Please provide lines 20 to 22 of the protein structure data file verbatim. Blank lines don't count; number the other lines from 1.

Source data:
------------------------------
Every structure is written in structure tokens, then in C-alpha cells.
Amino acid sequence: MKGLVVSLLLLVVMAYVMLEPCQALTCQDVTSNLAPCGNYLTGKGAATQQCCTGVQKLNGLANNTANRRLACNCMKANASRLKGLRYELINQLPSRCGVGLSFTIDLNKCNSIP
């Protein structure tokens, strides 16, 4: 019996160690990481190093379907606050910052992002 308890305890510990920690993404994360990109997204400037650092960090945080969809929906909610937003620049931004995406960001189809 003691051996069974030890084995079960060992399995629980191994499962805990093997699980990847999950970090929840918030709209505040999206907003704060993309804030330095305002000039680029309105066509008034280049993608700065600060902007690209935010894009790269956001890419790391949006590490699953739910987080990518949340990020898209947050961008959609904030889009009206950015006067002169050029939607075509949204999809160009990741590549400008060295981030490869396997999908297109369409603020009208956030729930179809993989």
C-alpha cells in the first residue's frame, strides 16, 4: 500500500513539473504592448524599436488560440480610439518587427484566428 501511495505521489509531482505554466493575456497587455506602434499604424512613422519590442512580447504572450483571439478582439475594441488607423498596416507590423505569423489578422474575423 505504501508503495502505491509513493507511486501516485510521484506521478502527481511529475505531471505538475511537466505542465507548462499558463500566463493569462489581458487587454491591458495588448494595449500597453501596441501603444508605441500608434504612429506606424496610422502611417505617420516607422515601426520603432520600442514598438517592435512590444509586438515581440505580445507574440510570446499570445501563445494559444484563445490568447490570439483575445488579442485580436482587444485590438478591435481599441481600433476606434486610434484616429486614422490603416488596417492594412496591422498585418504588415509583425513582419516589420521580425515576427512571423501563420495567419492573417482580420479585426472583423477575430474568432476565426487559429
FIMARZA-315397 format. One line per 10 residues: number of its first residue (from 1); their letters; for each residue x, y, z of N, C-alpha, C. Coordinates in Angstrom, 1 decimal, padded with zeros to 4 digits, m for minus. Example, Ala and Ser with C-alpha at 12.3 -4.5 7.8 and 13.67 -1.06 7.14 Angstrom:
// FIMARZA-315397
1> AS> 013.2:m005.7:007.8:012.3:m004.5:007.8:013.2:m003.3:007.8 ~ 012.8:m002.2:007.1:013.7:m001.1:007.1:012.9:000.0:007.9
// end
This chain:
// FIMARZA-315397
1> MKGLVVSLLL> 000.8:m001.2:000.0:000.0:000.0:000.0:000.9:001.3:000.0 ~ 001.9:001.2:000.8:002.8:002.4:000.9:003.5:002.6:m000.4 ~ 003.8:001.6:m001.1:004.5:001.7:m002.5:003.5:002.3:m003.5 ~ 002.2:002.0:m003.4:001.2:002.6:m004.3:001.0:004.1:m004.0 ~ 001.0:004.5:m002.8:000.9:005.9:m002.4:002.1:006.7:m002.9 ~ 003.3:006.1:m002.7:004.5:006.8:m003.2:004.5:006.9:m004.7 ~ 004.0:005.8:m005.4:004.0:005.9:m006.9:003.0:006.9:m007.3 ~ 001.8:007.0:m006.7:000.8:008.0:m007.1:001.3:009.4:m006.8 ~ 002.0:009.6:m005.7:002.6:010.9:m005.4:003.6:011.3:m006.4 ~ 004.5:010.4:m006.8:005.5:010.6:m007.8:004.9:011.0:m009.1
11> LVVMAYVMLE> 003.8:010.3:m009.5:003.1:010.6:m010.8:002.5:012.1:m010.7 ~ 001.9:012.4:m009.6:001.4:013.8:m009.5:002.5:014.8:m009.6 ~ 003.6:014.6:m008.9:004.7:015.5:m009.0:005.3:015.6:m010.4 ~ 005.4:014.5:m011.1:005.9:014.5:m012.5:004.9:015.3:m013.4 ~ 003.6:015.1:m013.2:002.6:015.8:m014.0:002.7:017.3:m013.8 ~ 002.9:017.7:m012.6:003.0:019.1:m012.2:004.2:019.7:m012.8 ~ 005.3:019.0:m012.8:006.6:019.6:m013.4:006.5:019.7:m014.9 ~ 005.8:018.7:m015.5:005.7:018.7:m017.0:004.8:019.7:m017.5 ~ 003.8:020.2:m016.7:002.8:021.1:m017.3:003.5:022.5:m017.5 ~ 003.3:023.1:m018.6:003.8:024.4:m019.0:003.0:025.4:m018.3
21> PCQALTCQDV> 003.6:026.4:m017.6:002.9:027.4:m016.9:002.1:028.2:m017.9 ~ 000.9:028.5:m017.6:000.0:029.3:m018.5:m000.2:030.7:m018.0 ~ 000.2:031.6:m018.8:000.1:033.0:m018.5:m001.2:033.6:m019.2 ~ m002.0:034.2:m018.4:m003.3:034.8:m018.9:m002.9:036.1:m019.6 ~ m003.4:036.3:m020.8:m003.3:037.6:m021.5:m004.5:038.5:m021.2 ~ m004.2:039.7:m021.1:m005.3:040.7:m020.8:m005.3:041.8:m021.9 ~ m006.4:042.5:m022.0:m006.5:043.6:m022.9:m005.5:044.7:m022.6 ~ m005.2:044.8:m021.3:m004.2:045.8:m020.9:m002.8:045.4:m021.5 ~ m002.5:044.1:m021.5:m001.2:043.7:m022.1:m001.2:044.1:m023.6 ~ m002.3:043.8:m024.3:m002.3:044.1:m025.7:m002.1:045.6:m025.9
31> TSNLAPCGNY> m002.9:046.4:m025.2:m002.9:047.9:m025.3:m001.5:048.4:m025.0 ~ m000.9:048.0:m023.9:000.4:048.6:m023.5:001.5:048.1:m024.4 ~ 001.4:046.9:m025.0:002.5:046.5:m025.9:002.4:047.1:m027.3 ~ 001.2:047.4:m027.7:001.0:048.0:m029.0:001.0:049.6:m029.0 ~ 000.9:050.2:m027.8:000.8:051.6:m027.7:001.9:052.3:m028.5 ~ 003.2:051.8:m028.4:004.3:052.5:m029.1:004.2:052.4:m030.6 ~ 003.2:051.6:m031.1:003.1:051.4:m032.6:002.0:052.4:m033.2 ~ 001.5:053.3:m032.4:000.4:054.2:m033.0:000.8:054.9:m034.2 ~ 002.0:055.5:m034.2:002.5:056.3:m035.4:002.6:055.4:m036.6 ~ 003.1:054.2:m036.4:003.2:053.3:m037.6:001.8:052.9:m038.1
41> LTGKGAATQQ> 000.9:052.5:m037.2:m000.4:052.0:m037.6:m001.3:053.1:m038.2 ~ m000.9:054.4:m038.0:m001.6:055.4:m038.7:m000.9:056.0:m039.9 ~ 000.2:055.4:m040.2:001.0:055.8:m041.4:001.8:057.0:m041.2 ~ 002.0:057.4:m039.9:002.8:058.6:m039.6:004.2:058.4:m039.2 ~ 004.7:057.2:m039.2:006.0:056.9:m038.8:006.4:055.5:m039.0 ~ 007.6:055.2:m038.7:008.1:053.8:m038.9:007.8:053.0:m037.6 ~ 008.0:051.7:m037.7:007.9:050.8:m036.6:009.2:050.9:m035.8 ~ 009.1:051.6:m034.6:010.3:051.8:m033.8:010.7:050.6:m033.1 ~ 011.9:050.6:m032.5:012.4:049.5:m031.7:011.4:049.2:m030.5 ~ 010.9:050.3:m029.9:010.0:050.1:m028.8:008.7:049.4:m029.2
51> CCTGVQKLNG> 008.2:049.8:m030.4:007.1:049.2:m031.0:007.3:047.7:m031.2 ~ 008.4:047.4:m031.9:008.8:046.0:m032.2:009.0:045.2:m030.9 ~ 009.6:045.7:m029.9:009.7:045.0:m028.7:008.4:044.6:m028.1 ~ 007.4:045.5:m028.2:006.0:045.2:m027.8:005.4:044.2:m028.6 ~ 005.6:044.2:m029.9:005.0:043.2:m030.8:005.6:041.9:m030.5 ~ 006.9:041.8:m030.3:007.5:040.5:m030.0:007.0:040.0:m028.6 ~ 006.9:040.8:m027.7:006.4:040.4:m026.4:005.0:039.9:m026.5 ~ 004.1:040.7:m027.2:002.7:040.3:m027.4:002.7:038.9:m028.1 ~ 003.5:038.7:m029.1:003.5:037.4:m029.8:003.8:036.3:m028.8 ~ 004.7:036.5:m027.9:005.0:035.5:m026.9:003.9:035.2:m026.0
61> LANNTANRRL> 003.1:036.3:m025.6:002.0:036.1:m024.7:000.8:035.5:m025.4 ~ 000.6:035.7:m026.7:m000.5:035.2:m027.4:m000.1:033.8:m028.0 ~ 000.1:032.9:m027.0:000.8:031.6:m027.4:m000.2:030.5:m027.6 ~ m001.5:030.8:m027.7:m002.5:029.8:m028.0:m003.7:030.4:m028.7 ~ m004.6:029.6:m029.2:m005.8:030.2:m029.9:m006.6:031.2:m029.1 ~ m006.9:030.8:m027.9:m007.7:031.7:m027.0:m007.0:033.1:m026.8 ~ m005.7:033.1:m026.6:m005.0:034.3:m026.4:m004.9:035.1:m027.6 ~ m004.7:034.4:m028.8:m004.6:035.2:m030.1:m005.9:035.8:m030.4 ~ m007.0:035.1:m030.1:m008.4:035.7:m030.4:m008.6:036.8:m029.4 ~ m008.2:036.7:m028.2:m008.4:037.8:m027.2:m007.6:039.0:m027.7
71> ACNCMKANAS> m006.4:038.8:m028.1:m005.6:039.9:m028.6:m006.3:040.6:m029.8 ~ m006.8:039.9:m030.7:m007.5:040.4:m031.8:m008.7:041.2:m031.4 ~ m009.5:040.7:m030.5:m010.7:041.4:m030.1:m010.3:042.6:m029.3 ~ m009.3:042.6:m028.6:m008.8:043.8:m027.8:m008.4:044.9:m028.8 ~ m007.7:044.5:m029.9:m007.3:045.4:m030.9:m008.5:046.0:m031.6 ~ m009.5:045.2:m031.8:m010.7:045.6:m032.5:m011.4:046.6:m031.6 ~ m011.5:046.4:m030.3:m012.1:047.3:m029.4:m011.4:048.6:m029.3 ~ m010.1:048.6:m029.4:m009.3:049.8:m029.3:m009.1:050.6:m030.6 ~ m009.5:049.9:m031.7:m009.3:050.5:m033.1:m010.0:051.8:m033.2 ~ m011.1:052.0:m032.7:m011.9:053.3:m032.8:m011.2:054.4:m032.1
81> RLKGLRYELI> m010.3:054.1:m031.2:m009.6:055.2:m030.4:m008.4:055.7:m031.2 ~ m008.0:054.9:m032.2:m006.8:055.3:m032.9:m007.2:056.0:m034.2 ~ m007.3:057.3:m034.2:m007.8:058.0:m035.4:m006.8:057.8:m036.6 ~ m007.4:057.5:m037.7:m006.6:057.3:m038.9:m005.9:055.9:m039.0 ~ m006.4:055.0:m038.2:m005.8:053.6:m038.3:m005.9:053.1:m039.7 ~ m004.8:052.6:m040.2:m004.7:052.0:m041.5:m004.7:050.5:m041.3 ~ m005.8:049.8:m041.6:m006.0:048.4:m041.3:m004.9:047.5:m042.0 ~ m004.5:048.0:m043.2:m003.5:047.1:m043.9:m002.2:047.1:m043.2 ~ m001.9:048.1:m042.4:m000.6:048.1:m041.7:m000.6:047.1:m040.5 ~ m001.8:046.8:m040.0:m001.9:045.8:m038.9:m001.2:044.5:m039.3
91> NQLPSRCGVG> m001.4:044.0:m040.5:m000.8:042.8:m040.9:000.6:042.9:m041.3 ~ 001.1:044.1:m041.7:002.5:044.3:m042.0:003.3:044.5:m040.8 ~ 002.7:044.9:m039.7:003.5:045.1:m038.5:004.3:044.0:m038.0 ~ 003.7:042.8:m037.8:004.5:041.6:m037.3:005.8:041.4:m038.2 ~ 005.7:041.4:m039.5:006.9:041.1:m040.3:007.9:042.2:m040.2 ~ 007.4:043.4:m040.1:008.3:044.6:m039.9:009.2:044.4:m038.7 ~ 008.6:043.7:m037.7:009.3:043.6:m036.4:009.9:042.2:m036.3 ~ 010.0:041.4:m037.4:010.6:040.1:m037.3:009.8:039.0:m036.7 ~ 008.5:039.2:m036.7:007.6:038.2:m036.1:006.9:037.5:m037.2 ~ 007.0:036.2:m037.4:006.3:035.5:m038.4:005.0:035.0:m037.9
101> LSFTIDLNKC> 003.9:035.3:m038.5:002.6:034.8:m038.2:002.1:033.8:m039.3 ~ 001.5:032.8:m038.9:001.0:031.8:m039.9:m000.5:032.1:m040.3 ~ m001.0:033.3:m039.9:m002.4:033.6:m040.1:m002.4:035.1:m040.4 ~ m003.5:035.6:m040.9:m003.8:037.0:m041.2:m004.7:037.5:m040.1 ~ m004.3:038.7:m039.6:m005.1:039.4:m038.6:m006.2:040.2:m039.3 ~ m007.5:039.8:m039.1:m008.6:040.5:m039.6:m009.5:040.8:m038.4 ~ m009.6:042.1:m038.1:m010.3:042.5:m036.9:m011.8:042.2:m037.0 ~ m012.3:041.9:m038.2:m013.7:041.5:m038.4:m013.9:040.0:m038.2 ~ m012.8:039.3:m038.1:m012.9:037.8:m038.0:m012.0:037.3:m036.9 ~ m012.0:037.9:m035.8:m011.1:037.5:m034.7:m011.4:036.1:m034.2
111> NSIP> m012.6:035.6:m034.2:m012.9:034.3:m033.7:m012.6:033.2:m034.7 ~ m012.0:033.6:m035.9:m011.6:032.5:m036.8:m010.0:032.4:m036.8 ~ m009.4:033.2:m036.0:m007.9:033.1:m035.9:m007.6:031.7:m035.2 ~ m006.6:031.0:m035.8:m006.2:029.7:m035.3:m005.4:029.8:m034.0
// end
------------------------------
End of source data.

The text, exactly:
91> NQLPSRCGVG> m001.4:044.0:m040.5:m000.8:042.8:m040.9:000.6:042.9:m041.3 ~ 001.1:044.1:m041.7:002.5:044.3:m042.0:003.3:044.5:m040.8 ~ 002.7:044.9:m039.7:003.5:045.1:m038.5:004.3:044.0:m038.0 ~ 003.7:042.8:m037.8:004.5:041.6:m037.3:005.8:041.4:m038.2 ~ 005.7:041.4:m039.5:006.9:041.1:m040.3:007.9:042.2:m040.2 ~ 007.4:043.4:m040.1:008.3:044.6:m039.9:009.2:044.4:m038.7 ~ 008.6:043.7:m037.7:009.3:043.6:m036.4:009.9:042.2:m036.3 ~ 010.0:041.4:m037.4:010.6:040.1:m037.3:009.8:039.0:m036.7 ~ 008.5:039.2:m036.7:007.6:038.2:m036.1:006.9:037.5:m037.2 ~ 007.0:036.2:m037.4:006.3:035.5:m038.4:005.0:035.0:m037.9
101> LSFTIDLNKC> 003.9:035.3:m038.5:002.6:034.8:m038.2:002.1:033.8:m039.3 ~ 001.5:032.8:m038.9:001.0:031.8:m039.9:m000.5:032.1:m040.3 ~ m001.0:033.3:m039.9:m002.4:033.6:m040.1:m002.4:035.1:m040.4 ~ m003.5:035.6:m040.9:m003.8:037.0:m041.2:m004.7:037.5:m040.1 ~ m004.3:038.7:m039.6:m005.1:039.4:m038.6:m006.2:040.2:m039.3 ~ m007.5:039.8:m039.1:m008.6:040.5:m039.6:m009.5:040.8:m038.4 ~ m009.6:042.1:m038.1:m010.3:042.5:m036.9:m011.8:042.2:m037.0 ~ m012.3:041.9:m038.2:m013.7:041.5:m038.4:m013.9:040.0:m038.2 ~ m012.8:039.3:m038.1:m012.9:037.8:m038.0:m012.0:037.3:m036.9 ~ m012.0:037.9:m035.8:m011.1:037.5:m034.7:m011.4:036.1:m034.2
111> NSIP> m012.6:035.6:m034.2:m012.9:034.3:m033.7:m012.6:033.2:m034.7 ~ m012.0:033.6:m035.9:m011.6:032.5:m036.8:m010.0:032.4:m036.8 ~ m009.4:033.2:m036.0:m007.9:033.1:m035.9:m007.6:031.7:m035.2 ~ m006.6:031.0:m035.8:m006.2:029.7:m035.3:m005.4:029.8:m034.0